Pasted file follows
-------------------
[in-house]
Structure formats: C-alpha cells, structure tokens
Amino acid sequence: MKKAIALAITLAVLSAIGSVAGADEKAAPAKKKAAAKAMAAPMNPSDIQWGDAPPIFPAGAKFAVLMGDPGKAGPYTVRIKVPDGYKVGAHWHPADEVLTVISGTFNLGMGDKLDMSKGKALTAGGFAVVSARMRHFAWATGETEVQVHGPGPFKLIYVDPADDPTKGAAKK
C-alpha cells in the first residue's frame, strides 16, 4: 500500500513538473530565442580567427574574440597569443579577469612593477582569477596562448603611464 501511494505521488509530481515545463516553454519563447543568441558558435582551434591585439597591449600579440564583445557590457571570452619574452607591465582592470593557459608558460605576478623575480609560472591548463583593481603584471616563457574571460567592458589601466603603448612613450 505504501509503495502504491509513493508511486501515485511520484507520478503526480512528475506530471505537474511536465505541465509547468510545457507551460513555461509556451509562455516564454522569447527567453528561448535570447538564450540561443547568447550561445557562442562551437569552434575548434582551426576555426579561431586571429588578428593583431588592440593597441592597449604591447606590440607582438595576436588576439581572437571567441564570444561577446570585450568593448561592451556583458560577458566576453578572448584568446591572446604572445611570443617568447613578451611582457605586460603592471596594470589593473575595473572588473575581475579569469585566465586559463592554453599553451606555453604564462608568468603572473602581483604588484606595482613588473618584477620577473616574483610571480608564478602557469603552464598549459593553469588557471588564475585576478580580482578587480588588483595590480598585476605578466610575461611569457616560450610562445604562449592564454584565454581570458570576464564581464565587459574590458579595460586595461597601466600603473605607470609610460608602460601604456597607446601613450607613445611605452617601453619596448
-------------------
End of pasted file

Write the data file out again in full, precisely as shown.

[in-house]
Structure formats: C-alpha cells, structure tokens
Amino acid sequence: MKKAIALAITLAVLSAIGSVAGADEKAAPAKKKAAAKAMAAPMNPSDIQWGDAPPIFPAGAKFAVLMGDPGKAGPYTVRIKVPDGYKVGAHWHPADEVLTVISGTFNLGMGDKLDMSKGKALTAGGFAVVSARMRHFAWATGETEVQVHGPGPFKLIYVDPADDPTKGAAKK
C-alpha cells in the first residue's frame, strides 16, 4: 500500500513538473530565442580567427574574440597569443579577469612593477582569477596562448603611464 501511494505521488509530481515545463516553454519563447543568441558558435582551434591585439597591449600579440564583445557590457571570452619574452607591465582592470593557459608558460605576478623575480609560472591548463583593481603584471616563457574571460567592458589601466603603448612613450 505504501509503495502504491509513493508511486501515485511520484507520478503526480512528475506530471505537474511536465505541465509547468510545457507551460513555461509556451509562455516564454522569447527567453528561448535570447538564450540561443547568447550561445557562442562551437569552434575548434582551426576555426579561431586571429588578428593583431588592440593597441592597449604591447606590440607582438595576436588576439581572437571567441564570444561577446570585450568593448561592451556583458560577458566576453578572448584568446591572446604572445611570443617568447613578451611582457605586460603592471596594470589593473575595473572588473575581475579569469585566465586559463592554453599553451606555453604564462608568468603572473602581483604588484606595482613588473618584477620577473616574483610571480608564478602557469603552464598549459593553469588557471588564475585576478580580482578587480588588483595590480598585476605578466610575461611569457616560450610562445604562449592564454584565454581570458570576464564581464565587459574590458579595460586595461597601466600603473605607470609610460608602460601604456597607446601613450607613445611605452617601453619596448